The first problem is that the author does not make clear what he means by "a symmetry". We learn that the "zillions of symmetries" of the Rubik cube are "generated by 90 degree turns", which in the lines above are compared to "symmetry operators". This suggests that the 24 turns (4 on each of the 6 sides) are the operators and that the positions that can be achieved are the symmetries. But operators in a (mathematical) group have the property that the combination of two operators is again an operator in that group, so any configuration can be achieved with a single (compound) operator. So are all these operators "symmetries"? I find it confusing. Symmetries are also explained as permutations, but the relationship remains vague.
     A second problem is that the level of explanation is very uneven: the root sign is explained, but the j-function is written out without any explanation.
     We learn a lot about the people around the Monster but next to nothing about the Monster itself, except that it is 196,884-dimensional, but that's already on the cover. Does it have a geometric representation, like a cube? Or is it just a network of symbols? (Does a network of symbols have symmetries?) If it can be geometric,it must have sides. Are all sides the same length like in a cube or a dodecahedron? How big is it if the length of the shortest side is 1 unit? Answers to such questions would have made the Monster much more accessible.
     Perhaps the subject is too complicated to allow a popularized treatment, in which case sticking to just the history is OK. But it would have been nice to see an example or two of representatives of the simpler symmetry groups. Some examples are given, but they are not assigned to groups. And it would have been nice to be told to what position in the periodic table of symmetries Rubik's cube occupies, probably the most complicated symmetric object any of us can relate to.

* Marcus Du Sautoy, The Music of the Primes: Why an Unsolved Problem in Mathematics Matters, Harpercollins, 2003, pp. 335.
Mostly about the people involved in attacks on the Riemann hypothesis, and indeed supplying interesting biographies of them. The application of primes in cryptography is emphasized, justifying the second half of the title. The math is exceptionally shallow; modulo arithmetic is called "clock arithmetic".

* Julian Havil, Gamma -- Exploring Euler's Constant, Princeton Science Library, Princeton, 2003, pp. 266.
"Fun with Series" would probably be a better title, but within that realm the book indeed focuses on γ, the Gamma function, the harmonic series, etc., in 14 chapters. The book closes with two chapters on the distribution of primes and the Riemann zeta function. Two appendices, about Taylor expansions and Complex Function Theory, provide handy refresher courses on the subjects.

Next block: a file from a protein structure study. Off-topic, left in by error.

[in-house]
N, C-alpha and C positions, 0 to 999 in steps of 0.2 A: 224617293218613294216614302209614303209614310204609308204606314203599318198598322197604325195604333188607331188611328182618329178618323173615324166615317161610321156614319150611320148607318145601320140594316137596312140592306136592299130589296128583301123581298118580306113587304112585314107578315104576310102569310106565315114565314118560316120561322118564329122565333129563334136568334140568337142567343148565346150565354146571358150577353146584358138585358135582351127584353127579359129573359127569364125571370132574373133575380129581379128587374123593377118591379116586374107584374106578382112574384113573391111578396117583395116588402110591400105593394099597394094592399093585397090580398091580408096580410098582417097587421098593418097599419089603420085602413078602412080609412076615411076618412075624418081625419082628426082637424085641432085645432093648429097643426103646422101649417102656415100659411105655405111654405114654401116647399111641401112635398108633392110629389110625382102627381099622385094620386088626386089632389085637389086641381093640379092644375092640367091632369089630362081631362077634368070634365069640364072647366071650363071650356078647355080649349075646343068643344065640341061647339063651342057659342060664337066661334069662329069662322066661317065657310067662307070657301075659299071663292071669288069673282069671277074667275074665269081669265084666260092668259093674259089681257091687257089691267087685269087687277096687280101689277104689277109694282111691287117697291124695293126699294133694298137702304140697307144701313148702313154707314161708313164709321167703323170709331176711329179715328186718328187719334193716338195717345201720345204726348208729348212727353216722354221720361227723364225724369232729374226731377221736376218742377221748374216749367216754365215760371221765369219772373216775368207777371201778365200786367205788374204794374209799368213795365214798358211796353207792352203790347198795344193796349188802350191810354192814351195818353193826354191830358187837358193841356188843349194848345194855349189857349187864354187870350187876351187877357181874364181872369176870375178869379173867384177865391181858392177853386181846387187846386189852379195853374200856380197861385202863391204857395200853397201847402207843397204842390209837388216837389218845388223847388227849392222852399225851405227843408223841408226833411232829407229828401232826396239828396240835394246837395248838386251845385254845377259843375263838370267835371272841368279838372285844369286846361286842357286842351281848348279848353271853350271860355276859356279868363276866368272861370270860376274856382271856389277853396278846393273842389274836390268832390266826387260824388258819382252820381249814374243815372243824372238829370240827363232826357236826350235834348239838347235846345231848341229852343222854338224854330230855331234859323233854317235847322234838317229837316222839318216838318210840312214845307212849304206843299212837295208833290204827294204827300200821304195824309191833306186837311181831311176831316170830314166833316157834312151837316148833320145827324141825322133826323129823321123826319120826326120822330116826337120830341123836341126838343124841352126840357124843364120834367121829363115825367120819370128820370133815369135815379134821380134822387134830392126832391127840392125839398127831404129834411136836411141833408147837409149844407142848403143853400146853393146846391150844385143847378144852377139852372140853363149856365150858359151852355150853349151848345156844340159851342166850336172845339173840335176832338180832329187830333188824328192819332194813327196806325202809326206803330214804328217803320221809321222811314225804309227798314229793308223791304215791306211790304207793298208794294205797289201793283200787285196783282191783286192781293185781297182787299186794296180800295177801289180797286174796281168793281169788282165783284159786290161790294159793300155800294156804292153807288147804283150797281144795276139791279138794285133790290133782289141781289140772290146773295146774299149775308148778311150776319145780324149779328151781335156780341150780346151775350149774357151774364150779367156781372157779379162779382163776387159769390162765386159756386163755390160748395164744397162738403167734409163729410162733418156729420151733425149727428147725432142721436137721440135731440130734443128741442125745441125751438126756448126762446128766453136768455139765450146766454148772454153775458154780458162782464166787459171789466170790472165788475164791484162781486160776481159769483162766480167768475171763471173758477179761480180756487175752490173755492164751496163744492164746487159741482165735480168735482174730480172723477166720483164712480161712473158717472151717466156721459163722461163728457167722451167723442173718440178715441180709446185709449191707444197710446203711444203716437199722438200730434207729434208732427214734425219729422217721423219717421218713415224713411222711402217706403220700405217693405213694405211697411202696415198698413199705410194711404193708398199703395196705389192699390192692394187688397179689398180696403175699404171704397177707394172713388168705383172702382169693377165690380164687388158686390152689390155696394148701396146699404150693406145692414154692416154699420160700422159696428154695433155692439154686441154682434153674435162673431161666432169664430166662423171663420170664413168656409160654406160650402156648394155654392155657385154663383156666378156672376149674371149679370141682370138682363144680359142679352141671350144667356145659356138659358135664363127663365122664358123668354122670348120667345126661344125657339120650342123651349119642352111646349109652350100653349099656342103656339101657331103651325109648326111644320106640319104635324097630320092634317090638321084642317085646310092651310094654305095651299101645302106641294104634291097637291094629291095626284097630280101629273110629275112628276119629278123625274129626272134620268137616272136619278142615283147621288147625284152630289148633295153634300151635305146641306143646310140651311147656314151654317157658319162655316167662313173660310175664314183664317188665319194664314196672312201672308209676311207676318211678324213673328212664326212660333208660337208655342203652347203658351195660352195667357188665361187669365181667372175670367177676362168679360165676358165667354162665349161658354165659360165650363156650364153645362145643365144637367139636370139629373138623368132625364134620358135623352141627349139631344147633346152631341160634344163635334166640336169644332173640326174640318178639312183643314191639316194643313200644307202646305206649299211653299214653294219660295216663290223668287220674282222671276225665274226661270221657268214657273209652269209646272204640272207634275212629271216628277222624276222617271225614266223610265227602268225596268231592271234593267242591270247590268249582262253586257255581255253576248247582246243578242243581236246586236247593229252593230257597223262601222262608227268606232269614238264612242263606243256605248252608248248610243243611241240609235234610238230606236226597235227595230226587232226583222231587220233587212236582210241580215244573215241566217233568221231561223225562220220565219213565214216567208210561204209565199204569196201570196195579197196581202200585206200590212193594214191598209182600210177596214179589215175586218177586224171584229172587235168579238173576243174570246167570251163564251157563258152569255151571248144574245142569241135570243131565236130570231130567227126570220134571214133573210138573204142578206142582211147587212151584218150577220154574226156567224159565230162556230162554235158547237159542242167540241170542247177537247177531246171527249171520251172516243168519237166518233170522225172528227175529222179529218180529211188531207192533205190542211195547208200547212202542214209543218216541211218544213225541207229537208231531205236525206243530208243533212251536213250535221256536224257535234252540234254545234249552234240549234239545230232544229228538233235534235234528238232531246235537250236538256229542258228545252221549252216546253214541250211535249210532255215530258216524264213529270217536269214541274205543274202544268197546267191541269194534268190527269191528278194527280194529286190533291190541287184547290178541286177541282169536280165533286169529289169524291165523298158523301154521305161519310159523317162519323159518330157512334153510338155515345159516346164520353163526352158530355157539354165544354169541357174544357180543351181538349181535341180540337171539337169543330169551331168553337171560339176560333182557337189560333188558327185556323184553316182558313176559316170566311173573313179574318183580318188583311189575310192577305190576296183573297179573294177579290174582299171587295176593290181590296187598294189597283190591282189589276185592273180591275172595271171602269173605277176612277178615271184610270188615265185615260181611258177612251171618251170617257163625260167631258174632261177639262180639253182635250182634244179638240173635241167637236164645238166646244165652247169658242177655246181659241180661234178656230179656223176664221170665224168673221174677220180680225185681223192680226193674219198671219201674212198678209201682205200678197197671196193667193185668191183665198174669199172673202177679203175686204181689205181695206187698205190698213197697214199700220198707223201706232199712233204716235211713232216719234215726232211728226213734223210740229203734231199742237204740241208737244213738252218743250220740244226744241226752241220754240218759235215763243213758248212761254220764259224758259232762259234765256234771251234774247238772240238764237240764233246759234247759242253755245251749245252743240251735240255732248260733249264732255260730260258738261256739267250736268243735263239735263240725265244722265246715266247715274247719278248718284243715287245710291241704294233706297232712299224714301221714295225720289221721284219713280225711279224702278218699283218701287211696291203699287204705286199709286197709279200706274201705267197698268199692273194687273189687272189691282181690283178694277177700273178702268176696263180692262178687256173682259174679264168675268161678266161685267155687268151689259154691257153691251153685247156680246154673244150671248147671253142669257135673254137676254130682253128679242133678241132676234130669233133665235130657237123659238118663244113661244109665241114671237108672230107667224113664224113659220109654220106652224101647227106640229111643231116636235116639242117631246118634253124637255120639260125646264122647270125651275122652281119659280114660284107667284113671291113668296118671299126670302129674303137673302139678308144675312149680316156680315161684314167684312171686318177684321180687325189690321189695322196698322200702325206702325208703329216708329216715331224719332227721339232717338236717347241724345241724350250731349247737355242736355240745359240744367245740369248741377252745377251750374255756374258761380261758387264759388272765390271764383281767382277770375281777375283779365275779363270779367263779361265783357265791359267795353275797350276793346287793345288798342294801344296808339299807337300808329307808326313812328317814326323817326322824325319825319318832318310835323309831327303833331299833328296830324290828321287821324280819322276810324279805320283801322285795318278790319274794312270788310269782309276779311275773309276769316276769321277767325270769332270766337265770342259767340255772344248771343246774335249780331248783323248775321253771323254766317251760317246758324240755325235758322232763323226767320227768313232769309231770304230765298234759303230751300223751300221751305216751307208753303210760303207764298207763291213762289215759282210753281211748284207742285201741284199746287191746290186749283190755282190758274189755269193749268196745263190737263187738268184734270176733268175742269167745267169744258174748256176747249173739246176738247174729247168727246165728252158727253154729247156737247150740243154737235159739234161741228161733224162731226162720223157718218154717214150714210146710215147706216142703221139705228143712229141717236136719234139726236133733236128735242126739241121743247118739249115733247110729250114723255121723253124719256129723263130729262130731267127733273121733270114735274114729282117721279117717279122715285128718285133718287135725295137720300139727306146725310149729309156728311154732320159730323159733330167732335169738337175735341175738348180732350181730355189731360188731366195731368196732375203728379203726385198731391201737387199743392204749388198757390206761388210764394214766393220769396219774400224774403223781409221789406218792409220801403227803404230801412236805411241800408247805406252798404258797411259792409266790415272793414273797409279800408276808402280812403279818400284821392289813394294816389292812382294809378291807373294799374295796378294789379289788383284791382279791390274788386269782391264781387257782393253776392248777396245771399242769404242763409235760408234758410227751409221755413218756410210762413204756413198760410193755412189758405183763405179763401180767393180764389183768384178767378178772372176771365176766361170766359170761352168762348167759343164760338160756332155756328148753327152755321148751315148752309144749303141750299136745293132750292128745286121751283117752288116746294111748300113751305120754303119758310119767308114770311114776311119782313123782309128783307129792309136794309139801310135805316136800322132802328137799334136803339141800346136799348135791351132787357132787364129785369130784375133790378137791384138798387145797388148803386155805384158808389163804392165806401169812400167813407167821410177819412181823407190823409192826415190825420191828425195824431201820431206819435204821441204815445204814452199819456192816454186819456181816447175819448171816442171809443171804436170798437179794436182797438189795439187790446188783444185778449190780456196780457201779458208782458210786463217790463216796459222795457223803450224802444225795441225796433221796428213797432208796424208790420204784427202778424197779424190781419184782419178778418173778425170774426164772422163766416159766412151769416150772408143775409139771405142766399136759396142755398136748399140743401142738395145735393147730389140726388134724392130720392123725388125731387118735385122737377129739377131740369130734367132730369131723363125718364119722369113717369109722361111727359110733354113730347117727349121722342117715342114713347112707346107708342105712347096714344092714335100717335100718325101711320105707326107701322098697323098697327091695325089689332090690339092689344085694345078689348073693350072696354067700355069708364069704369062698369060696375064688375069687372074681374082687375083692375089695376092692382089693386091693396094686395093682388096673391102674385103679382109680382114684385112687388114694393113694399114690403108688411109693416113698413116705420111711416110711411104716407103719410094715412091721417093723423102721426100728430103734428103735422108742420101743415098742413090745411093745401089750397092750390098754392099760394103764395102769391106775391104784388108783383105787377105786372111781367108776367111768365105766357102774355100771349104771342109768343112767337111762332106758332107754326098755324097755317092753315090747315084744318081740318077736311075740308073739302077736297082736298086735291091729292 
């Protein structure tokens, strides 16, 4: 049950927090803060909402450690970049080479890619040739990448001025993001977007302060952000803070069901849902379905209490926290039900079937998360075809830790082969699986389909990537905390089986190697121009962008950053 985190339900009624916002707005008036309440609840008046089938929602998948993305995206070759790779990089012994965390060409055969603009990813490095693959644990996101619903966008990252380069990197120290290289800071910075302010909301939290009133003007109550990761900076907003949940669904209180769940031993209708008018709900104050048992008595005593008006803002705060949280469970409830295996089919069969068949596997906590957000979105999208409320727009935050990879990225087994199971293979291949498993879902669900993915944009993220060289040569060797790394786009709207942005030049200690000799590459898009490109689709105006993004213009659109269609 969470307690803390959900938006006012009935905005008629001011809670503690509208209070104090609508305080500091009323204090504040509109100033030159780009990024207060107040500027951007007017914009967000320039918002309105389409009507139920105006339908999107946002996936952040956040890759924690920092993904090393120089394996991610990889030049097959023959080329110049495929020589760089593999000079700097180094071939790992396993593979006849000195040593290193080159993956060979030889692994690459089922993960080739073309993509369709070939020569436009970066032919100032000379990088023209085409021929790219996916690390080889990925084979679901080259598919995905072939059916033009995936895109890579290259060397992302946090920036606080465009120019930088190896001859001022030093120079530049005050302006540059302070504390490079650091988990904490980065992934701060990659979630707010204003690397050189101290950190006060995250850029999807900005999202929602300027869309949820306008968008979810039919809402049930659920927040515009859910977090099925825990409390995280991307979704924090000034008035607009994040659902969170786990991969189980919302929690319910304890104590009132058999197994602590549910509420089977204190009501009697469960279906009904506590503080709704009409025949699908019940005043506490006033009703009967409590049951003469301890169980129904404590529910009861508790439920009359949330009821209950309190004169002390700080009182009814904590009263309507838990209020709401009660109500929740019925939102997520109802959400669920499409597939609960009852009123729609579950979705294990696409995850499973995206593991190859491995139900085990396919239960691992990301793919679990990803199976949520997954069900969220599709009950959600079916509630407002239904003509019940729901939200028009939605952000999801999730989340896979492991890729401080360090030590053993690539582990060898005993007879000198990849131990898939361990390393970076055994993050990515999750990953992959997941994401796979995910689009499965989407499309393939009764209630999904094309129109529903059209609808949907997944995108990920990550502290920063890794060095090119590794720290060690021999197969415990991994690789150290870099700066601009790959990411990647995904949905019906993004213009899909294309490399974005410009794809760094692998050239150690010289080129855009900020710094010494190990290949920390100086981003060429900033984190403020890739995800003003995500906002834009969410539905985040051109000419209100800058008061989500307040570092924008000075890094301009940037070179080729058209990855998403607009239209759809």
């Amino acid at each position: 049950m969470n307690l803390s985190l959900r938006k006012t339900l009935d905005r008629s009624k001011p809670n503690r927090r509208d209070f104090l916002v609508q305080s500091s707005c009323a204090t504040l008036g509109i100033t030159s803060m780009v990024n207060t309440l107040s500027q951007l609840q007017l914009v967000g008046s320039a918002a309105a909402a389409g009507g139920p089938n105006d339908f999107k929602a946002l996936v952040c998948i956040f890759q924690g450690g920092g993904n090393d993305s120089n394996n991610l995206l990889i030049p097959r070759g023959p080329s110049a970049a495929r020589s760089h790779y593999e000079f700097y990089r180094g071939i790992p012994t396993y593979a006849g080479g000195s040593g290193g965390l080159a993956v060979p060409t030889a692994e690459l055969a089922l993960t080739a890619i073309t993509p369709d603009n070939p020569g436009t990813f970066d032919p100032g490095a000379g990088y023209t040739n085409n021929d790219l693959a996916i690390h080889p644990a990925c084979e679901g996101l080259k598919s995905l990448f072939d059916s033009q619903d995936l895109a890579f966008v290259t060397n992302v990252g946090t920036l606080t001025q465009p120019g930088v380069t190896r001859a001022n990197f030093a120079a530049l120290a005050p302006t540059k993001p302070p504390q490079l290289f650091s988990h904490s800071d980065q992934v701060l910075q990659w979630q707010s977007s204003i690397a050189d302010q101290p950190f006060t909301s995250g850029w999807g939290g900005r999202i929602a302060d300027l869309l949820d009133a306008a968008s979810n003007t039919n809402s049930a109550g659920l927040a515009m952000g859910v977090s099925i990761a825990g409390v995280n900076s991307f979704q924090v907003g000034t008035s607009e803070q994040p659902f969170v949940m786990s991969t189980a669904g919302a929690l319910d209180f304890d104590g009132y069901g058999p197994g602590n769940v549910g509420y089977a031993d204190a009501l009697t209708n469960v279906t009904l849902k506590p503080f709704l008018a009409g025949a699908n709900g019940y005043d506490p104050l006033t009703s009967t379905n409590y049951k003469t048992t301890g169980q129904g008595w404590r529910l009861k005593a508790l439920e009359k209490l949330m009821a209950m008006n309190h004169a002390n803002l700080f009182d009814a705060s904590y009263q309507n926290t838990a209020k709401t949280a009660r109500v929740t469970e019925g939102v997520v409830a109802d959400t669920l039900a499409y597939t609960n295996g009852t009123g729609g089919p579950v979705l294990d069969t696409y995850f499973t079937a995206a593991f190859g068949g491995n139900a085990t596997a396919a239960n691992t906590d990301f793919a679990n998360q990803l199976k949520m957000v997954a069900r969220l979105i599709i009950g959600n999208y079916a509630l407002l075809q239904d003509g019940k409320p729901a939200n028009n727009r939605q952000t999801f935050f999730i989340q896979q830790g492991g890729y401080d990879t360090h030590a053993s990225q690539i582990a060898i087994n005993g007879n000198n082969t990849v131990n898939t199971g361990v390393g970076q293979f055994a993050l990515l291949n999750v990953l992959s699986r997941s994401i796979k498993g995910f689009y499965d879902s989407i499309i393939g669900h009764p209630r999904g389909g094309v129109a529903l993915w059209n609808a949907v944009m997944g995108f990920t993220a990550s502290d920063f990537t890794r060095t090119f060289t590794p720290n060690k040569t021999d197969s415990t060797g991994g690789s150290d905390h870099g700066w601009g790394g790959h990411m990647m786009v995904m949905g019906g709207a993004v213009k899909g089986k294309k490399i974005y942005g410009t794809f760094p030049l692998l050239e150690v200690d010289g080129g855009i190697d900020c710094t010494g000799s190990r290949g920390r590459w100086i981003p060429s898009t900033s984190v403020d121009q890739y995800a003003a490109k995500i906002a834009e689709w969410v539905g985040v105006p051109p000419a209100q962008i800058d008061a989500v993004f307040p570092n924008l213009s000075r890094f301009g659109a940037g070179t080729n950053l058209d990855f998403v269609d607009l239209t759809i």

Most chapters start in low gear but soon speed up; not all explanations are as clear as I'd hoped. The material is covered in quite reasonable depth, the most difficult results sketched only.

* M. Copi Irving, Carl Cohen, Introduction to Logic, Prentice Hall, Upper Saddle River, NJ, 1998, pp. 714.
Thorough, interesting, readable, good.

* Samuel D. Guttenplan, The Language of Logic, Basil Blackwell, Oxford, UK, 1987, pp. 336.
Pleasant introduction.

* William H. Press, Brian P. Flannery, Saul A. Teukolsky, William T. Vetterling, Numerical Recipes -- The Art of Scientific Computing, Cambridge Univ. Press, Cambrigde, England, 1986, pp. 818.
A much more amusing and easy-going account than one would expect, given the subject. Chapters on: linear algebraic equations, interpolation and extrapolation, integration of functions, evaluation fo functions, special functions (Gamma, Bessel, Jacobi, etc.), random numbers, sorting(!), root finding and non-linear sets of equations, minimization or maximization of functions, eigensystems, Fourier transform spectral functions, statistical description of data, modeling of data, integration of ordinary differential equations, two-point boundary-value problems, and partial differential equations.
With programs and program diskettes in Fortran and Pascal.

* H. M. Edwards, Riemann's Zeta Function, Dover, Mineola, NY., 1974, pp. 315.
Of considerable depth. The first chapter explains Riemann's famous 1859 paper "On the Number of Primes Below a Given Size", and the subsequent 11 chapters cover many famous papers and theorems based on Riemann's paper. Requires serious study.